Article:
background
 

education

Tulbaghia

Tulbaghia
 

Family: Amaryllidaceae

Original habitat: the southern and tropical regions of Africa

Flower colour: Primarily pink; foliage and flower stem sometimes white

Flowering period: late spring to early

Height: to 50 centimetres

Planting depth: 2 - 5 centimetres

Planting distance: 15 - 30 centimetres

Type of bulb: corm

Light requirements: Full sun

This plant was named after Ryk Tulbagh, a Dutch governor on the Cape of Good Hope who died in 1771. The Tulbaghia genus is not very large and has no more than 20 different species. Common names for the more familiar species are Wild Garlic, Society Garlic, Sweet Garlic and Pink Agapanthus. In days gone by, the Tulbaghia was used in baths for people suffering from rheumatism, and its leaves were used to brew a tea.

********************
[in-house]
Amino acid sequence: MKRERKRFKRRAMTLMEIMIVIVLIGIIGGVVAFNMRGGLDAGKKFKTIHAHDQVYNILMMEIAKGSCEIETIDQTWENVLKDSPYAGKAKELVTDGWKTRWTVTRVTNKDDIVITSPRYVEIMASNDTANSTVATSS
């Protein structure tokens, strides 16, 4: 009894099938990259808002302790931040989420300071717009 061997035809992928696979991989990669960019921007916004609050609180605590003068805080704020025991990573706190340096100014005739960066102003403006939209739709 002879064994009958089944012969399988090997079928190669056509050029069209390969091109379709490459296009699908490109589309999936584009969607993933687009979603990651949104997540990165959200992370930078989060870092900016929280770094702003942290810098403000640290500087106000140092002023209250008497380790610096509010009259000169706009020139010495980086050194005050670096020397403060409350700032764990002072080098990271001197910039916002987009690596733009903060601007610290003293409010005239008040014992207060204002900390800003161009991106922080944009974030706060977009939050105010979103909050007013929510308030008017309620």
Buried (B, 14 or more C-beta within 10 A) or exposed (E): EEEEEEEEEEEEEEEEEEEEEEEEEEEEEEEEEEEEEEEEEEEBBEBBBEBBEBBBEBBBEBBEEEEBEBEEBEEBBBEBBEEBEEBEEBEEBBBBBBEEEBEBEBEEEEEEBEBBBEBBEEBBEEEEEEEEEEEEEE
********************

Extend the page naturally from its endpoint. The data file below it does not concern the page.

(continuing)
Applications:

Can be planted in sunny borders in warmer regions; where frost can occur, use them in sun lounges. These are summer-flowering plants that are not winter hardy. Planting tips:

These plants do not require much water except when they are in flower. Neither do they require much fertilising, the only exceptions being perennialised plants that are starting their growth period. The Tulbaghia flowers in the summer.Various species:

Tulbaghia acutiloba: This plant grows to a height of 30 centimetres and bears 2 to 6 flowers on stems up to 15 centimetres tall. The flower is a greenish colour and 1 centimetre in length.

Tulbaghia alliacea: Its leaves emerge during the winter and are followed by the stem that can grow to a height of 30 to 35 centimetres. The flowers that appear in May have a pleasant fragrance at night, but the leaves smell like garlic.